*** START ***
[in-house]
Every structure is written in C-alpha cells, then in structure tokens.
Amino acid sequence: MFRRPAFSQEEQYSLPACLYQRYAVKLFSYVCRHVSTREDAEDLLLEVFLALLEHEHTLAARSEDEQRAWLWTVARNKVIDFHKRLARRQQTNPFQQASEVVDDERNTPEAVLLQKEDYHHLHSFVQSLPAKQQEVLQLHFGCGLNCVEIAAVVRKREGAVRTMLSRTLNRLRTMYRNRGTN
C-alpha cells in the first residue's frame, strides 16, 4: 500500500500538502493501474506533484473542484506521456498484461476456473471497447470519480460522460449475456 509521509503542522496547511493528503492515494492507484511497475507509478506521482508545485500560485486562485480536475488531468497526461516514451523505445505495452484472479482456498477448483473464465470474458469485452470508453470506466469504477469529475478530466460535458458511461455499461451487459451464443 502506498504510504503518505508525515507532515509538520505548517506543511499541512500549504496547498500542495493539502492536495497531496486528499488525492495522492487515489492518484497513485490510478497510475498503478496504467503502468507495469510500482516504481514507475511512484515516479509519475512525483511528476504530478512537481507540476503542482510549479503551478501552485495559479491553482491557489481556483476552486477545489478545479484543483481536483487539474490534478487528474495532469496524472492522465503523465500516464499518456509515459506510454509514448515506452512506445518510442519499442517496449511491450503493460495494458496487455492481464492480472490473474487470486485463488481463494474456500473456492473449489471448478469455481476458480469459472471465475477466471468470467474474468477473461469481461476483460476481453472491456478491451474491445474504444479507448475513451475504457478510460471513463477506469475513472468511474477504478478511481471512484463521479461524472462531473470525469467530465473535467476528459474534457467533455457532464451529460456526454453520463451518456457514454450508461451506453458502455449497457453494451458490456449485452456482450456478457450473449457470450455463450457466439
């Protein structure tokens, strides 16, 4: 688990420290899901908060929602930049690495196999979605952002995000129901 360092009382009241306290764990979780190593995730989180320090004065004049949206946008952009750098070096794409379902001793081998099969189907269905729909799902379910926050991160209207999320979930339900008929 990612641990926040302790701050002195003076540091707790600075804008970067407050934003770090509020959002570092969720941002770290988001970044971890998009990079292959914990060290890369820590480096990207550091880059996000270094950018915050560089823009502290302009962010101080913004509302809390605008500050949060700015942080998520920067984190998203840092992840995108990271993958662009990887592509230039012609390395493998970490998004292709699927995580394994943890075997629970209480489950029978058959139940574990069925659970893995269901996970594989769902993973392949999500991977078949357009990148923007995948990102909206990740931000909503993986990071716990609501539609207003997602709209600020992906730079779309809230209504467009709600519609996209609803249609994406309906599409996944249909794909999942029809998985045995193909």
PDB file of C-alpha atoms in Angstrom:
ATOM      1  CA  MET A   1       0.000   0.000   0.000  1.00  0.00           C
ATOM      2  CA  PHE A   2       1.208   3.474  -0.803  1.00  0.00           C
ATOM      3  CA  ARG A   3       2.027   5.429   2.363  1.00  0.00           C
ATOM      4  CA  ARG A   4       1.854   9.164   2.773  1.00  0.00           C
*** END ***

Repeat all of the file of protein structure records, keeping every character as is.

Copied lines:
[in-house]
Every structure is written in C-alpha cells, then in structure tokens.
Amino acid sequence: MFRRPAFSQEEQYSLPACLYQRYAVKLFSYVCRHVSTREDAEDLLLEVFLALLEHEHTLAARSEDEQRAWLWTVARNKVIDFHKRLARRQQTNPFQQASEVVDDERNTPEAVLLQKEDYHHLHSFVQSLPAKQQEVLQLHFGCGLNCVEIAAVVRKREGAVRTMLSRTLNRLRTMYRNRGTN
C-alpha cells in the first residue's frame, strides 16, 4: 500500500500538502493501474506533484473542484506521456498484461476456473471497447470519480460522460449475456 509521509503542522496547511493528503492515494492507484511497475507509478506521482508545485500560485486562485480536475488531468497526461516514451523505445505495452484472479482456498477448483473464465470474458469485452470508453470506466469504477469529475478530466460535458458511461455499461451487459451464443 502506498504510504503518505508525515507532515509538520505548517506543511499541512500549504496547498500542495493539502492536495497531496486528499488525492495522492487515489492518484497513485490510478497510475498503478496504467503502468507495469510500482516504481514507475511512484515516479509519475512525483511528476504530478512537481507540476503542482510549479503551478501552485495559479491553482491557489481556483476552486477545489478545479484543483481536483487539474490534478487528474495532469496524472492522465503523465500516464499518456509515459506510454509514448515506452512506445518510442519499442517496449511491450503493460495494458496487455492481464492480472490473474487470486485463488481463494474456500473456492473449489471448478469455481476458480469459472471465475477466471468470467474474468477473461469481461476483460476481453472491456478491451474491445474504444479507448475513451475504457478510460471513463477506469475513472468511474477504478478511481471512484463521479461524472462531473470525469467530465473535467476528459474534457467533455457532464451529460456526454453520463451518456457514454450508461451506453458502455449497457453494451458490456449485452456482450456478457450473449457470450455463450457466439
């Protein structure tokens, strides 16, 4: 688990420290899901908060929602930049690495196999979605952002995000129901 360092009382009241306290764990979780190593995730989180320090004065004049949206946008952009750098070096794409379902001793081998099969189907269905729909799902379910926050991160209207999320979930339900008929 990612641990926040302790701050002195003076540091707790600075804008970067407050934003770090509020959002570092969720941002770290988001970044971890998009990079292959914990060290890369820590480096990207550091880059996000270094950018915050560089823009502290302009962010101080913004509302809390605008500050949060700015942080998520920067984190998203840092992840995108990271993958662009990887592509230039012609390395493998970490998004292709699927995580394994943890075997629970209480489950029978058959139940574990069925659970893995269901996970594989769902993973392949999500991977078949357009990148923007995948990102909206990740931000909503993986990071716990609501539609207003997602709209600020992906730079779309809230209504467009709600519609996209609803249609994406309906599409996944249909794909999942029809998985045995193909």
PDB file of C-alpha atoms in Angstrom:
ATOM      1  CA  MET A   1       0.000   0.000   0.000  1.00  0.00           C
ATOM      2  CA  PHE A   2       1.208   3.474  -0.803  1.00  0.00           C
ATOM      3  CA  ARG A   3       2.027   5.429   2.363  1.00  0.00           C
ATOM      4  CA  ARG A   4       1.854   9.164   2.773  1.00  0.00           C